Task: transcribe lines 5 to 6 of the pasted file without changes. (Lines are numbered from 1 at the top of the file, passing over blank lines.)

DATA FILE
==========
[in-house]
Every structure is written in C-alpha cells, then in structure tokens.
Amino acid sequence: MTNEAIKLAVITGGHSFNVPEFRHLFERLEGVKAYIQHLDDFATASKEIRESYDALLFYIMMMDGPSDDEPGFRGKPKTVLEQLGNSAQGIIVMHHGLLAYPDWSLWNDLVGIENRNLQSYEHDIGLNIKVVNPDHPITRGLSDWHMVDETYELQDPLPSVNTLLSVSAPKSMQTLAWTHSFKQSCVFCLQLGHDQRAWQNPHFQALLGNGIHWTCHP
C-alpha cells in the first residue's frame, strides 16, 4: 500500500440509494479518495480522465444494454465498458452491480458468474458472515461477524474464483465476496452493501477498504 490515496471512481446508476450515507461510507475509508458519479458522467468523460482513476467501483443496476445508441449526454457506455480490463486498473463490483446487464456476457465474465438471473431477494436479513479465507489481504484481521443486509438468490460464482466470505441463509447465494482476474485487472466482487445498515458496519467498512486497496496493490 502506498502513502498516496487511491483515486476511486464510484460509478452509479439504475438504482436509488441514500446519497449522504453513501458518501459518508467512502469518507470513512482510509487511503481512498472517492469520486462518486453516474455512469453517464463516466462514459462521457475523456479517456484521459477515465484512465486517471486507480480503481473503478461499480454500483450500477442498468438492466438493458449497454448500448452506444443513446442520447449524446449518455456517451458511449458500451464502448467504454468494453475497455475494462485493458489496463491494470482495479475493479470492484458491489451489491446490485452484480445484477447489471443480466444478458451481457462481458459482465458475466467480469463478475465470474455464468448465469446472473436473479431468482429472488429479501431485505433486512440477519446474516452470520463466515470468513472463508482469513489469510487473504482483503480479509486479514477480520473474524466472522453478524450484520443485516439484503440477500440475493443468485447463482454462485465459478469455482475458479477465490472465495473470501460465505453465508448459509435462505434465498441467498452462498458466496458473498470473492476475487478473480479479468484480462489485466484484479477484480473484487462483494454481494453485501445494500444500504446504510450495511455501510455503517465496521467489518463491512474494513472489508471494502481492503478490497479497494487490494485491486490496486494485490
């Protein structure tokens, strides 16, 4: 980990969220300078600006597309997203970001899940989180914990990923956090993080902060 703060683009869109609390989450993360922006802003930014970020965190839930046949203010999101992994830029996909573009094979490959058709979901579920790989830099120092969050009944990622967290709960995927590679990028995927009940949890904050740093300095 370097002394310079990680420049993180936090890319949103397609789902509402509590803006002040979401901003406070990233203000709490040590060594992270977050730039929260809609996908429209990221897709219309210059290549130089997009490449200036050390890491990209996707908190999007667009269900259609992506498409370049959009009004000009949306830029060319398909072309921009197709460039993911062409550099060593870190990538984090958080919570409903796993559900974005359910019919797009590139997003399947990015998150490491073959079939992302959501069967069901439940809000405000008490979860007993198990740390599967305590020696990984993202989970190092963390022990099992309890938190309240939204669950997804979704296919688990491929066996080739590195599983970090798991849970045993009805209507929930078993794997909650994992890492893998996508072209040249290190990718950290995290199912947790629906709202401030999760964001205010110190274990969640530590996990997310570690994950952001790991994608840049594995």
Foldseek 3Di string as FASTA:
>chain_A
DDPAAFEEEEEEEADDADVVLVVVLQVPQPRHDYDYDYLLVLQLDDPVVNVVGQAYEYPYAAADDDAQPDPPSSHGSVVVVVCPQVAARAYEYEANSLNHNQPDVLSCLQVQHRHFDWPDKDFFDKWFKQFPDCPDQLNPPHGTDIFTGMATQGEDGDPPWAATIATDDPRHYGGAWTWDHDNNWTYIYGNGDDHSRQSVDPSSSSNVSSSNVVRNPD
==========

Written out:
């Protein structure tokens, strides 16, 4: 980990969220300078600006597309997203970001899940989180914990990923956090993080902060 703060683009869109609390989450993360922006802003930014970020965190839930046949203010999101992994830029996909573009094979490959058709979901579920790989830099120092969050009944990622967290709960995927590679990028995927009940949890904050740093300095 370097002394310079990680420049993180936090890319949103397609789902509402509590803006002040979401901003406070990233203000709490040590060594992270977050730039929260809609996908429209990221897709219309210059290549130089997009490449200036050390890491990209996707908190999007667009269900259609992506498409370049959009009004000009949306830029060319398909072309921009197709460039993911062409550099060593870190990538984090958080919570409903796993559900974005359910019919797009590139997003399947990015998150490491073959079939992302959501069967069901439940809000405000008490979860007993198990740390599967305590020696990984993202989970190092963390022990099992309890938190309240939204669950997804979704296919688990491929066996080739590195599983970090798991849970045993009805209507929930078993794997909650994992890492893998996508072209040249290190990718950290995290199912947790629906709202401030999760964001205010110190274990969640530590996990997310570690994950952001790991994608840049594995």
Foldseek 3Di string as FASTA: